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Subject: Econ. Resources on the Internet [3 of 20]

This article was archived around: 10 Nov 1999 23:31:19 -0000

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Posted-By: auto-faq 3.3 (Perl 5.005) Archive-name: econ-resources-faq/part3 Aux-Header: Posting-Frequency: monthly Sci-econ-research-archive-name: econ-resources-faq/ Last-modified 1999/09/30 Version: vol. 4 no. 2 URL: http://rfe.org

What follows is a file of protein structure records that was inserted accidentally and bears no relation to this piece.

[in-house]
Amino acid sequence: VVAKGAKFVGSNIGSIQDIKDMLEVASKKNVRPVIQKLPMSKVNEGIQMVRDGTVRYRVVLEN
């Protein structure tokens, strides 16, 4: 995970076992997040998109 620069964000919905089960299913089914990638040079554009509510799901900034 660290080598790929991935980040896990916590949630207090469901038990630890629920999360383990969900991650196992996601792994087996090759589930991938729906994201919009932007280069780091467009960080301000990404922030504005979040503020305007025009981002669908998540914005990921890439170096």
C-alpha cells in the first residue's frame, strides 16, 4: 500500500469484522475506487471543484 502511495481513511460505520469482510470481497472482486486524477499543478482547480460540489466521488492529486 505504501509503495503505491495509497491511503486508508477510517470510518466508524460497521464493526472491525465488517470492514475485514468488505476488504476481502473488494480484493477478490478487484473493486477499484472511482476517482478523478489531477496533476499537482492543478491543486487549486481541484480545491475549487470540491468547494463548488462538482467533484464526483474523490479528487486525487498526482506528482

Resources for Economists on the Internet, Vol. 4, No. 2, September, 1999 Editor: Bill Goffe <Bill.Goffe@usm.edu> Editorial Assistant: Elise Braden <elise@econlit.org> Part 3 of 20 This guide, sponsored by the American Economic Association, lists more than 1,000 resources on the Internet of interest to academic and practicing economists, and those interested in economics. Almost all resources are also described. Resources for Economists on the Internet (RFE) is a copyrighted work of the American Economic Association (the "AEA"). Permission to make digital, electronic or hard copies of part or all of RFE for personal or classroom use, Usenet distribution, or mailing lists is granted, provided that copies are not made or distributed for profit or direct commercial advantage and that whole copies show the following notice: "Resources for Economists on the Internet (RFE), Copyright 1999 American Economic Association" Otherwise the AEA owns the exclusive right to print, publish, distribute, reproduce, sell, prepare derivative works, transmit, download, or otherwise transfer copies of RFE. Copyrights of components of this work owned by others than the AEA must be honored and attributed to the rightful owner. Abstracting and short quotes are permitted. To copy otherwise or to republish otherwise, including on web pages, in whole or in part requires prior specific permission. Permissions may be requested from the American Economic Association, 2014 Broadway, Suite 305, Nashville, TN 37203, or via E-mail: aeainfo@ctrvax.vanderbilt.edu. RFE is provided without any express or implied warranty. ---------------------------------------------------------------------- For distribution via Usenet, this FAQ is split into 20 parts as large files don't travel well on Usenet. For other locations of this guide, see the section titled "1.5 Where to Obtain This Guide" in part 2. 2.0 Data 2.1.0 U.S. Macro and Regional Data 2.1.1 Economic Indicators 104th Congress [most major releases; no graphs] This data is prepared for the Joint Economic Committee by the President's Council of Economic Advisors. This site offers news releases on the current and recent past performance of the U.S. economy. While material can be searched for, the "Catalog or Table of Contents Listing," which offers monthly reports, is probably the easiest way to view the material. This site is run by the University of California for the Government Printing Office and is updated monthly. # http://www.gpo.ucop.edu/info/econind.html + 2.1.2 Economic-Indicators.com + + [links to data and current numbers] + + This site is by R. Mark Rogers and is the on-line companion to his + book "The Handbook of Key Economic Indicators" (he is also at the + Atlanta Fed). He lists links to macro data, with some emphasis on + recent releases and commentary on the current state of the economy. + Overall, it offers very extensive coverage. + + The category "Economic Indicators, Summary Data Tables" contains the + latest U.S. macro data. The data is updated weekly. + + The category "Economic News and News Releases" contains (besides the + above): + + # Financial or Economic News Updates + # Current Economic Analysis + # Economic Calendars + # Economic News Releases from Agencies + + In addition, there are the following categories for data: + + # Monetary and Fiscal Policy Links + # Interest Rates and Currency Exchange Rates + # U.S. Statistical or Economic Policy Departments and Agencies + # Federal Reserve System and Non-U.S. Central Banks + # International Statistical or Economic Policy Agencies + # Sites for Downloading Data, Actual and Forecast Series + + Finally, technical papers on "indicator methodologies" as well as + information about Mark Rogers and the book are available here. + + # http://www.Economic-Indicators.Com/ 2.1.3 Economic Statistics Briefing Room (ESBR) [handful of most important data series with graphs (White House site)] This part of the White House web site offers summary data and graphs of macroeconomic series. While the series are relatively short, it is convenient to have summary information in one place with links to the originator. Data is organized in the following categories: output; income; employment, unemployment, and earnings; production and business activity; prices; money, credit, and securities markets; transportation; and international statistics. # http://www.whitehouse.gov/fsbr/esbr.html 2.1.4 Econ Data & Links [current values and links to sites that generate them] This site, run by John A. Shaw, offers current economic data and links for a number of different variables. Most of the data is from the U.S., but there is also data from Australia; California; and Fresno, California; as well as links to other countries. To quote from the author, "Over the years I have found that I cannot always remember the current value of a particular economic statistic. This page was created to provide quick access to a variety of up-to-date statistics... In addition, when it was feasible the links in the table were chosen so the user has access to time series or data for other areas and to related data. Often you will have to follow the links or peruse a document or table to get to the particular statistic ..." # http://www.csufresno.edu/Economics/econ_EDL.htm # John Shaw <johnsh@csufresno.edu> 2.1.5 Bureau of Economic Analysis (BEA) [National Income and Produce Accounts (GDP, etc.), international and regional data] Perhaps the most important data on the U.S. economy is found here: the National Income and Products Account (NIPA): GDP and its components, personal income, and corporate profits. There is both current and historical NIPA data -- quarterly from 1946, and annual from 1929. They also offer extensive international data (Balance of Payments, Exports and Imports, Investment Position, U.S Direct Investment Abroad, and Foreign Direct Investment in the United States) from recent years in a variety of formats. On the regional side, it offers Gross State Product (GSP), State Personal Income (some annual data from as far back as 1929, with more recent quarterly data), Local Area Personal and Per Capita Personal Income, and Employment and Income Projections. Finally, it offers gross product by Industry and Tangible Wealth. In terms of reports, it offers the BEA monthly journal, "Survey of Current Business," which frequently explains recent data, changes in survey methods, and the like. This journal is offered online, free of charge. Finally, it offers extensive documentation on the methodologies of the Bureau of Economic Analysis and guides to their data, as well as information about themselves. # http://www.bea.doc.gov/ 2.1.6 Bureau of Labor Statistics (BLS) [more than 250,000 long series; unemp. and price series most prominent] The Bureau of Labor Statistics (BLS) is perhaps best known for reporting the unemployment rate and CPI, but they generate a very extensive amount of other data as well. Their LABSTAT database is very extensive and detailed -- in all, it contains hundreds of thousands of time series. Their data consists of: # Average Price Data # Collective Bargaining-State and Local Government # Collective Bargaining-Private Sector # Consumer Price Index-All Urban Consumers # Consumer Price Index-Urban Wage Earners and Clerical Workers # Consumer Expenditure Survey # Employee Benefits Survey # Employment Cost Index # Employment, Hours, and Earnings-National # International Price Index # Employment Projections by Industry # Geographic Profile # Occupational Injury and Illness Rates # International Labor Statistics # Local Area Unemployment Statistics # Department Store Inventory Price Index # Major Sector Multifactor Productivity Index # Producer Price Index # Major Sector Productivity and Costs Index # State and Area Employment, Hours, and Earnings # Occupational Injury and Illness Rates # Work Stoppage Data For detailed access to their hundreds of thousands of series, their "Selective Access" section is quite useful. Experienced users can also directly retrieve a series with the BLS series id. The majority of users will be satisfied with their "Most Requested Series" section. Besides current and historical data, they have press releases on recent data releases (quite useful for tracking the economy), current summary data in "The Economy at a Glance" section, the Monthly Labor Review and details on their various programs and the BLS itself. # http://stats.bls.gov/ # gopher://stats.bls.gov:70/1/ # ftp://stats.bls.gov # Information (Internet access): <labstat.helpdesk@bls.gov> 2.1.7 Conference Board ["Leading Economic Indicators" and non-govt. data] This organization "is the world's leading business research and membership organization with 2,800 companies and other enterprises in 63 counties." For data, of particular note are their "Leading, Coincident, and Lagging Indicators," which are composite indexes of macro variables that lead the business cycle, coincide with it, or lag behind it. The most recent release is available here, as are their values from 1959. There is also information on how the series are put together. They also offer the "Business Cycle Indicators" database, which has some 250 macro variables "that have proven to be most useful in determining current conditions and predicting the future direction of the economy." About half the sources are private. Data is updated several times a month, and is in both spreadsheet and ASCII formats. It costs $250 a year for individuals, and site licenses and educational discounts are available. # http://www.tcb-indicators.org 2.1.8 Congressional Budget Office (CBO) [current federal spending and revenue; macro forecasts] This agency was created by Congress in 1974. Its "mission is to provide the Congress with objective, timely, nonpartisan analyses needed for economic and budget decisions and with the information and estimates required for the Congressional budget process." It is best known for its estimates of federal spending, revenue, and the resulting deficit, but it also generates numerous reports, studies, papers, and memorandums (the different names reflect different levels of review and how the document was requested). Every new one is available here, as well as Congressional testimony and cost estimates, and they cover the complete range of federal spending and taxing (both at the aggregate level and down to specific programs). Besides these reports, they offer considerable data. Their "Current Budget Projections" is their well-known twice-annual budget projections, which contain many details besides the basic federal revenues, expenses, and deficit. "Current Economic Projections" offer both short-range (18-24 month) and long-range macro forecasts (the latter do not include cyclical fluctuations). Their "Historical Budget Data" contains extensive information on not just budgetary data, but actual and potential GDP and the NAIRU (the "non-accelerating inflation rate of unemployment," or the rate of unemployment consistent with stable inflation). "Current Status of Discretionary Appropriations" details this category of spending. Finally, their "Monthly Budget Review" summaries federal spending, revenue, and the deficit month-by-month. # http://www.cbo.gov/ 2.1.9 Federal Budget for the Fiscal Year 2000 [summary and very detailed federal budget info] This site offers a wealth of information on the U.S. federal budget. Students and others with a limited background should find "A Citizen's Guide to the Federal Budget" to be very useful. Besides the budget itself (which is in considerable detail), one can also find a wealth of historical and some forecasted information (some of the data starts in 1901). Data is available in spreadsheet format. # http://www.access.gpo.gov/omb/ 2.1.10 Survey of Consumers from the Univ. of Michigan [well-known survey of consumer attitudes] Information about this famous survey on consumer beliefs and expectations (including the Index of Consumer Expectations) and the data itself can be found here. As one might expect, the Index has many components, each of which is reported here. Data, charts and various reports are available. # http://athena.sca.isr.umich.edu 2.1.11 Council of Economic Advisors (CEA) ["White Papers" on policy] Besides some information on the Council and its members, this site offers four things: the current "Economic Report of the President," "Changing America: Indicators of Social and Economic Well-Being by Race and Hispanic Origin," its white papers on policy matters, and "Monthly Economic Indicators." However, the latter is somewhat difficult to use as the only interface to it is via a search engine -- you must have some idea of what terms occur in the material if you want to read it. # http://www.whitehouse.gov/WH/EOP/CEA/html/CEA.html 2.1.12 Economic Report of the President: 1999 [President's policies and a fair number of time series] This site offers the 1999 Economic Report of the President. Besides the text (in ASCII and PDF), it also includes the statistical tables from the appendices in various formats. Text is in plain format (there appear to be no charts). Data is offered in spreadsheet, text, and PDF formats. # http://www.gpo.ucop.edu/catalog/erp99.html 2.1.13 Economic Reports of the President: 1996-1999 [old reports] You can search some old versions of this publication here, as well as read the 1999 report in PDF format. The full documents and data are said to be available, but they do not seem to be available. # http://www.access.gpo.gov/eop/ 2.1.14 Economic Reports of the President: 1992-94 [old reports] Old versions of some issues of this publication are available here. Some have data and graphs, and some do not. # gopher://gopher.umsl.edu:70/11/library/govdocs/erps/ 2.1.15 EconData [very extensive data, but requires a downloadable program] This database is collected from a variety of U.S. government agencies by INFORUM, a project building an inter-industry model of the U.S. economy. It contains a wide variety of macro data, regional, and international data and places it in a common format. A slightly abridged list of categories includes # Annual U.S. Data: # Annual National Income and Product Accounts # Annual Jobs, Hours, and Output # Gross Output and Product by Industry # SIC Shipments by Manufacturing Products # International Sales and Purchases of Private Services # County Business Patterns # Value of Construction Put in Place # Annual Survey of Manufactures # Annual Retail Trade # Service Annual Survey # Annual Sales of Merchant Wholesalers # Quarterly U.S. Data: # Quarterly National Income and Product Accounts # SIC Export & Import # Monthly National Employment, Hours, & Earnings # Consumer Price Indexes # U.S. Import Price Indexes Locality of Origin # BEA End Use Export and Import Indexes # Harmonized System Export & Import # SITC Export & Import Price Indices # Industrial Production # Kilowatt Hours # Capacity and Capacity Utilization # State & Local Data: # Gross State Product (regions and states) # State Personal Income # Hours and Earnings # Employment by State # International Data: # Foreign Trade by Country and Area # Exports and Imports by 2-digit SIC # U.S. Intl. Transactions & US Trade in Goods # Average Exchange Rates The data is accessed by programs (only for PCs) provided by this project and it can easily be output to ASCII or into a spreadsheet format. The data is also compressed with pkzip, and they provide this and similar programs as well. # http://inforumWeb.umd.edu/Econdata.html 2.1.16 Economic Information Systems [key long time series] This firm sells value-added software and consulting services, and as a sidelight offers a substantial amount of historical (from the beginning of the series) and current data in a useful format. This includes formatted National Income and Product Accounts (NIPA, which includes such variables as GDP); Flow of Funds Accounts, reserves, credit, interest rates, and monetary data from the Federal Reserve; gross state product and personal income data from the Bureau of Economic Analysis, and state and metro area employment by industry from the Bureau of Labor Statistics. Such formatting makes the data particularly useful as it is easy to import into statistical and spreadsheet programs. The site also lists 4 digit SIC codes, and there is a concordance between SIC codes and NAICS (North American Industrial Classification System) codes. They also offer "Economic Insight," which provides economic analysis and of the U.S. economy, the states, and for metro and counties. # http://www.econ-line.com/ 2.1.17 Economagic [excellent source of macro time series (some 100,000 series available)] According to Ted Bos, this site is a major overhaul, and indeed replaces his "Economics Time Series Page." Thus, it is a one-stop-shop for a variety of time series data: "This page is meant to be a comprehensive site of free, easily available economic time series data useful for economic research, in particular economic forecasting." In all, over 100,000 time series are available. Users can build charts of the series on-line without the need to download the data and using their own charting software. Data comes from a variety of sources: the Federal Reserve Bank of St. Louis' FRED database, other Federal Reserve Banks, Business Cycle Indicators (some 250 time series that behave consistently over the business cycle, but which has not been updated in several years), the BLS's employment and unemployment data, the BEA's national accounts data, and retail sales and building permits data from Census. There is even tax collection data from the IRS. Downloading is particularly easy with some 8,000 series -- you can click on a file and Excel will automatically start with the data (this assumes you you are running MS Excel and your browser is configured to call it when you click on an .xls file). In addition to the data offered by the "Economic Time Series Page," EconoMagic adds the BLS Labor Force data. For features, it offers mechanical forecasts of the data for subscribers. The user can input their own data, or use the data from the site. Various variables can be used to aid the forecast, and this includes the public forecasts of key macro variables. # http://www.Economagic.com 2.1.18 FRB of St. Louis [very convenient macro data source with key (500) macro series] The major resource of this site is FRED, their macro database. In all, more than 500 different macro, monetary, and financial time series are available from a variety of different sources. Information in this source is current, relatively extensive, easily available, and easily downloaded. Data comes in the following categories: # Daily/Weekly U.S. Financial Data # Monthly Monetary Data # Monthly Interest Rates # Monthly Reserves Data # Monthly Commercial Banking Data # Business/Fiscal Data # Quarterly Gross Domestic Product and Components # Monthly Consumer Price Indexes # Monthly Producer Price Indexes # Monthly Employment and Population Data # Exchange Rate Data and Balance of Payments Data # Monthly Regional Data (for the 8th District) Each category consists of a large number of series (forty is not at all uncommon). Each series is available in an ASCII file, suitable for very easy downloading. Each group can also be downloaded as a compressed or zipped file. Most series are available for long or very long periods, and the most recent values are quite current. In addition, compressed files are available with all series in each category. To help users find data, information on all files is available in one summary file. You can also arrange for new data to be e-mailed to you. This site also offers information on the St. Louis Fed and the Federal Reserve System, banking information, community affairs, economic research, and educational opportunities. Articles, data, and programs from the St. Louis Fed "Review" since 1993 are available here. Copies of the "Regional Economist", "Annual Report," and the "Beige Book" are also available. Data publications include "Monetary Trends," "National Economic Trends," International Economic Trends," and "U.S. Financial Data." Newsletters include "Bridges," "Inside the Vault," "Central Banker," and "Payments Quarterly." # http://www.stls.frb.org 2.1.19 Haver Analytics [emphasis on rapid delivery, quality checks, and very wide coverage (fee-based)] This firm provides "the most accurate and timely economic data available. By using time tested computer programs we are able to provide most of the time sensitive data within 10-25 minutes of release. In addition, we do extensive quality assurance checks on every series before it is made available to clients." In all, they have 60 databases with data from 100 sources. Besides the usual U.S. macro data, they also offer daily and weekly data, forecasts, data from Canada, Germany, Japan, Europe, the OECD, emerging markets, and energy statistics. # http://www.haver.com/ 2.1.20 STAT-USA [broad and current coverage] This site, run by the Department of Commerce, specializes in timely reporting of federal government statistics. Thus, rather than going to Census, BLS, the Fed, and the BEA for different series and reports, you can go to this single site. Retrieving most of the data requires payment -- subscriptions (both for individuals and site licenses) are available, and single reports can also be purchased. While most (nearly all?) of the data can be found elsewhere on the Internet, some users might prefer the ability to go to a single well-organized site. For those interested in the most recent statistics, a particularly useful section is the "Newsstand" -- it has recent data, and it is where individual reports can be purchased. The "State of the Nation" contains the data. Besides daily and "hot" releases, its major headings are: # General Economic Indicators # Housing and Construction # Employment # Manufacturing and Industry # Monetary Statistics # Economic Policy # http://www.stat-usa.gov 2.1.21 National Income and Product Accounts (Univ. of Virginia) [graph NIPA data on-line and get data] This site at the University of Virginia allows one to graph data from the National Income and Product Accounts (GDP and such); Personal Income and Outlays; Government Receipts and Expenditures; Foreign Transactions; Saving and Investment; Income, Employment, and Product by Industry; Quantity and Price Indexes; and Supplementary Tables. With each, you can pick a series and plot the data. # http://www.lib.virginia.edu/socsci/nipa/ 2.1.22 NBER's Macro-Historical Database [pre-WW II data from the U.S., U.K., France, and Germany] This database comes from the National Bureau of Economic Research's early history. To quote from its introduction: "During the first several decades of its existence, the National Bureau of Economic Research (NBER) assembled an extensive data set that covers all aspects of the pre-WWI and interwar economies, including production, construction, employment, money, prices, asset market transactions, foreign trade, and government activity. Many series are highly disaggregated, and many exist at the monthly or quarterly frequency. The data set has some coverage of the United Kingdom, France and Germany, although it predominantly covers the United States." In all, more than 3,500 series are available. More details can be found in "Improving the Accessibility of the NBER's Historical Data, Daniel Feenberg and Jeff Miron, Journal of Business and Economic Statistics, vol. 15 num. 3, July 1997, pp. 293-299 (also NBER Working Paper no. 5186). More detailed paper documentation is available from the NBER, and an on-line "analytical index" is available as well. Data is arranged in 16 chapters; they are # Production of Commodities # Construction # Transportation and Public Utilities # Prices # Stocks of Commodities # Distribution of Commodities # Foreign Trade # Income and Employment # Financial Status of Business # Savings and Investment # Security Markets # Volume of Transactions # Interest Rates # Money and Banking # Government and Finance # Leading Indicators Data are offered in Micro-TSP.db format (which is pure ASCII) and is supported directly by RATS, TSP, EViews, and other packages. # http://www.nber.org/databases/macrohistory/contents/index.html 2.1.23 USinfostore.com [buy 60,000 macro series] This firm resells some 60,000 different macro time series; they offer convenience by gathering series from many sources and making them available in one place. They focus on: # Flow of Funds # National Income and Product Accounts # Output and Productivity # Employment # Prices # Money, Interest Rates, and Foreign Exchange They offer a search service for their data, an on-line charting capability, and the ability to download the data into Excel spreadsheets. They have two subscription levels: the less expensive one is $39 a month for some 10,000 series, and the complete service is $99 a month. Finally, their "Top 150+" service is free -- all you need to do is register. # http://www.usinfostore.com/ 2.1.24 County and City Databooks [useful extraction engine] This service takes data from the BLS's 1988 and 1994 County and City Databooks, and converts the data to a particularly easy to use format. The data available is extensive and varied; there are more than 200 variables, and they can be output in a variety of formats. # http://fisher.lib.virginia.edu/ccdb/ 2.1.25 EconData [very extensive data, but requires a downloadable program] This database is collected from a variety of U.S. government agencies by INFORUM, a project building an inter-industry model of the U.S. economy. It contains a wide variety of macro data, regional, and international data and places it in a common format. A slightly abridged list of categories includes # Annual U.S. Data: # Annual National Income and Product Accounts # Annual Jobs, Hours, and Output # Gross Output and Product by Industry # SIC Shipments by Manufacturing Products # International Sales and Purchases of Private Services # County Business Patterns # Value of Construction Put in Place # Annual Survey of Manufactures # Annual Retail Trade # Service Annual Survey # Annual Sales of Merchant Wholesalers # Quarterly U.S. Data: # Quarterly National Income and Product Accounts # SIC Export & Import # Monthly National Employment, Hours, & Earnings # Consumer Price Indexes # U.S. Import Price Indexes Locality of Origin # BEA End Use Export and Import Indexes # Harmonized System Export & Import # SITC Export & Import Price Indices # Industrial Production # Kilowatt Hours # Capacity and Capacity Utilization # State & Local Data: # Gross State Product (regions and states) # State Personal Income # Hours and Earnings # Employment by State # International Data: # Foreign Trade by Country and Area # Exports and Imports by 2-digit SIC # U.S. Intl. Transactions & US Trade in Goods # Average Exchange Rates The data is accessed by programs (only for PCs) provided by this project and it can easily be output to ASCII or into a spreadsheet format. The data is also compressed with pkzip, and they provide this and similar programs as well. # http://inforumWeb.umd.edu/Econdata.html 2.1.26 Regional Economic Information System [nice extraction engine for employment and earnings data] This system, sponsored by the University of Virginia's Geospatial and Statistical Data Center, has a very extensive collection of employment and earnings variables collected by the U.S. Bureau of Economic Analysis (BEA) from 1969 to 1995 for (i) U.S. regions, (ii) U.S. states and counties, (iii) U.S. MSAs, and (iv) BEA Economic areas. Large extractions from this database can even be placed on an ftp site for ease of use. # http://fisher.lib.virginia.edu/reis/ + 2.1.27 Dismal.com Economic Calendar + + [find release dates and forecasts for data] + + This section of "The Dismal Scientist" offers a very useful calendar + of macroeconomic data releases. It often includes the consensus + forecast (from Thomson Global Markets), as well as the value for the + last period. It also covers some data from outside the U.S. + + # http://www.Dismal.com/economy/releases/calendar.asp 2.1.1.0 Federal Reserve 2.1.1.1 Board of Governors of the Federal Reserve System [broad and detailed financial and monetary data] This site offers extensive material about the Federal Reserve (including a listing of its regulations from A to Z), a very extensive list of their books, pamphlets, staff studies, periodic releases, press releases, and miscellaneous publications (with ordering information). There is a section devoted to the Federal Open Market Committee (FOMC), which includes meeting dates, the Beige Book, minutes, transcripts, and press releases. There are also press releases, speeches and testimony (including Humphrey-Hawkins), consumer information, regulatory information, and numerous reports to Congress. This "background" information is quite extensive. They also offer various "Surveys and Reports." This includes the triennial "Survey of Consumer Finances," "National Survey of Small Business Finances," "Senior Financial Officer Survey," "Senior Loan Officer Opinion Survey on Bank Lending Practices," and "Survey of Corporate Medium Term Notes." Very extensive data is also in the "Statistics: Releases and Historical Data" section. This includes the following releases: # Commercial Paper # H.15 Selected Interest Rates # H.3 Aggregate Reserves of Depository Institutions and the Monetary Base # H.4.1 Factors Affecting Reserve Balances # H.6 Money Stock, Liquid Assets, and Debt Measures # H.8 Assets and Liabilities of Commercial Banks in the United States # H.10 Foreign Exchange Rates # H.15 Selected Interest Rates # G.5 Foreign Exchange Rates # G.13 Selected Interest Rates # G.17 Industrial Production and Capacity Utilization # G.19 Consumer Credit # G.20 Finance Companies # E.2 Survey of Terms of Bank Lending to Business # E.16 Country Exposure Lending Survey # Z.1 Flow of Funds Accounts of the United States # Corporate Medium-Term Notes # G.5A Foreign Exchange Rates Many of these releases include long historical time series. Some are of high frequency, and many series begin years ago. The frequency of new data varies: some are daily, some weekly, some monthly, some quarterly, and some annual. The breadth of many of these releases is quite surprising. There is also extensive information on bank and financial market regulation and supervision (including supervision manuals), and information for consumers. Some articles from the "Federal Reserve Bulletin" are available, as are many working papers from the staff. Finally, the offer a link to "Fed in Print," a database of Federal Reserve publications. # http://www.bog.frb.fed.us 2.1.1.2 FRB of Atlanta Besides information about the bank and the Federal Reserve (including educational information and some Treasury information), you can also find regional economic information for this, the 6th Federal Reserve District, links to other regional data, and their publication "Regional Update." Among publications, you'll find their "Economic Review," "Economics Update" and "Financial Update." Finally, they offer their videos, press releases, speeches, information on their publications, and research working papers. # http://www.frbatlanta.org/ 2.1.1.3 FRB of Boston This Federal Reserve Bank offers information about itself, material for education and public service (including frequently asked questions of their research library), and information on financial services for consumers (including Treasury Direct). For regional data, for this, the 1st Federal Reserve District, they offer extensive links to information on their region's states, as well as a link to the "New England Electronic Economic Data Center" (NEEEDc)), which is run by Jim Breece of the University of Maine. The data is published in the "New England Economic Indicators" and the "New England Banking Trends." It has some 90 variables from 1969 for all states and some metropolitan areas and GSP data for the New England area from the Bureau of Economic Analysis. Finally, you can read their publications "New England Economic Review," "New England Economic Indicators," "Regional Review," "Fiscal Facts," "New England Banking Trends," "Bank Notes," "FedFlash," and "Fedtalk." Conference proceedings, research reports, press releases, and working papers from the bank's staff are on-line as well. # http://www.bos.frb.org/ 2.1.1.4 FRB of Chicago This site includes a number of guides to the Chicago Fed (the 7th Federal Reserve District), the Fed in general, and financial markets (including extensive information on Treasury securities). Some of this will be of interest to economic educators (they also have a large section with education specific material). Many of their publications are available as well; these include "Agricultural Letter," "Chicago Fed Letter," "Economic Perspectives," "FedWire," "Detroit FedPoints," "Economic Development News & Views,"Profitwise," "Midwest Economic Report," and "On Reserve." This material will be of interest to economists, the general public, consumers, and educators who have an interest in the many activities of the Fed. There is also some regional economic information, as well as various reports, working papers, working papers by their staff, and speeches. # http://www.frbchi.org/ 2.1.1.5 FRB of Cleveland [particularly nice macro publications] This site first offers extensive information about this Federal Reserve Bank, which covers the 4th Federal Reserve District. In addition, they have various public announcements, but likely to be of the most interest are their publications. Under the heading of Economic Research there is "Economic Commentary," which analyzes recent events (it would be an excellent classroom supplement), and "Economic Trends" (which examines and plots recent economic statistics), and the "Economic Review" (which offers detailed analysis of economic issues). They also offer working papers from their Financial Services Research Group. Under the banking category they offer the "Community Reinvestment Forum," "Fourth District Focus: News for Depository Institutions," and "Fourth District Dialogue," "FedWord," and "Fourth District Operating Circulars." In addition, there are entries for functional areas of the bank: Banking Supervision and Regulation (BS&R), Corporate Communications (CC), Community Reinvestment (CR), Data Services, Economic Research, Electronic Payments, Marketing, and Securities. Finally, they list employment opportunities with the bank, and other resources on the Internet. # http://www.clev.frb.org/ 2.1.1.6 FRB of Dallas This federal reserve bank offers information about itself and the Federal Reserve System. In addition, they offer many of their publications: "Southwest Economy," "Financial Industry Issues," "Financial Industry Trends," "Houston Business," "Financial Industry Studies," "Banking and Community Perspectives," "Vista," and "Economic Insights" (which offers "commentary from Dallas Fed president, Robert D. McTeer and noted public policymakers and analysts on a variety of economic topics of current interest"), and their quarterly research journal "Economic Review". They also offer summary regional economic data for this, the 11th Federal Reserve District, numerous links to macro data (including the Conference Board's Leading, Lagging, and Coincident Indices). They also offer their exchange rate measure, (the Trade Weighted Value of the Dollar (TWVD)), and two regional indicators: Texas Industrial Production Index (TIPI), and Texas Index of Leading Indicators (TILI). Finally, they have information on bank supervision, and their Center For Latin American Economics. # http://www.dallasfed.org/ 2.1.1.7 FRB of Kansas City This federal reserve bank offers information about itself and the Federal Reserve System. Additional information is offered by functional areas: Economic Research, Bank Supervision, Community Affairs, Financial Services, Public Affairs, and Consumer Affairs. Economic Research offers a wide range of interesting material: their "Economic Review," "Regional Economic Digest," "Economic Forces Shaping the Heartland," "Financing Rural America," and their symposia. For the financial sector, they offer "Financial Industry Perspectives," "Financial Industry Trends," and "Fed Letter." For regional data (this is the 10th Federal Reserve District), they offer their "Manufacturing Survey," and offer extensive regional data from their "Regional Economic Update," which includes information in the following areas: employment, income and taxes, business activity, construction, energy, agriculture, and banking. Finally, they offer abstracts of their working papers. # http://www.kc.frb.org/ 2.1.1.8 FRB of Minneapolis Besides information on the Fed and itself, they offer fairly extensive regional (Ninth District) data: agriculture, banking, business, construction and real estate, exports, labor markets, natural resources, population, and travel and tourism. There are also links to macro data. They also offer their publications: "Quarterly Review," "Fedgazette," "The Region," their "Annual Report," and "Community Dividend." Papers from their economists (staff reports, working papers, and discussion papers) are available too. Of special interest is the "Economic War Between the States" section, which deals with development incentives that states offer on a competitive basis. They also offer extensive banking information. Finally, they provide nice educational information. # http://woodrow.mpls.frb.fed.us/ 2.1.1.9 FRB of New York [more than the usual amount of material; includes current exchange rates] Besides offering extensive information on themselves (they cover the 2nd Federal Reserve District) and the Federal Reserve in general, this site has extensive information on banking (including regulatory issues), various news items (including news in various financial markets and from speeches), and same day exchange rate and interest rate information (see the "Statistics" section). Regarding publications, they offer their "Annual Report," "Current Issues in Economics and Finance" (which focuses on "specific public policy issues"), "Economic Policy Review," ("a policy-oriented research journal on macroeconomics, banking, and financial market topics"), "Research Update" (which summarizes recent research), "Staff Reports," and "Research Papers." There is also extensive educational information (some of the publications can be ordered on-line). For statistics, they offer considerable interest rate data (some from the early part of this century). This includes the Federal Funds rate, the Discount Rate, the Prime Rate and some CD data. Finally, there is considerable information for consumers on savings bonds and the Treasury Direct Program. # http://www.ny.frb.org/ 2.1.1.10 FRB of Philadelphia [well known for surveys of macro forecasts] Besides the usual information on itself and the Fed in general (including press releases), they offer two surveys of macro forecasts: the "Livingston Survey" and the "Survey of Professional Forecasters." They also offer extensive regional information (they cover the 3rd Federal Reserve District), banking information, consumer information, working papers from their research department, and their "Business Review." # http://www.phil.frb.org/ 2.1.1.11 FRB of Richmond Besides offering general information (including news releases and material for educators), this federal reserve bank (for the 5th Federal Reserve District), also has extensive material on banking for its member banks, information for consumers, and community affairs. There is also extensive regional information. Finally, it also includes the research department's working paper series, "Annual Report," and its "Economic Quarterly." # http://www.rich.frb.org/ 2.1.1.12 FRB of San Francisco [offers "Fed in Print" database] This site offers information about itself and the Federal Reserve System as a whole (this includes extensive educational material, including downloadable simulators for monetary and fiscal policy). Of particular interest are their publications: "Economic Letters" (formerly the "Weekly Letter"), "Economic Review," and "Western Economic Developments." Of topical interest is "FedViews," which analyses economic events on a very frequent basis. This Federal Reserve Bank is home to "Fed in Print," a database of many types of Federal Reserve publications, including working papers. There is also extensive information for banking and financial services, community affairs, and consumer information. # http://www.frbsf.org/ 2.1.1.13 FRB of St. Louis [very convenient macro data source with key (500) macro series] The major resource of this site is FRED, their macro database. In all, more than 500 different macro, monetary, and financial time series are available from a variety of different sources. Information in this source is current, relatively extensive, easily available, and easily downloaded. Data comes in the following categories: # Daily/Weekly U.S. Financial Data # Monthly Monetary Data # Monthly Interest Rates # Monthly Reserves Data # Monthly Commercial Banking Data # Business/Fiscal Data # Quarterly Gross Domestic Product and Components # Monthly Consumer Price Indexes # Monthly Producer Price Indexes # Monthly Employment and Population Data # Exchange Rate Data and Balance of Payments Data # Monthly Regional Data (for the 8th District) Each category consists of a large number of series (forty is not at all uncommon). Each series is available in an ASCII file, suitable for very easy downloading. Each group can also be downloaded as a compressed or zipped file. Most series are available for long or very long periods, and the most recent values are quite current. In addition, compressed files are available with all series in each category. To help users find data, information on all files is available in one summary file. You can also arrange for new data to be e-mailed to you. This site also offers information on the St. Louis Fed and the Federal Reserve System, banking information, community affairs, economic research, and educational opportunities. Articles, data, and programs from the St. Louis Fed "Review" since 1993 are available here. Copies of the "Regional Economist", "Annual Report," and the "Beige Book" are also available. Data publications include "Monetary Trends," "National Economic Trends," International Economic Trends," and "U.S. Financial Data." Newsletters include "Bridges," "Inside the Vault," "Central Banker," and "Payments Quarterly." # http://www.stls.frb.org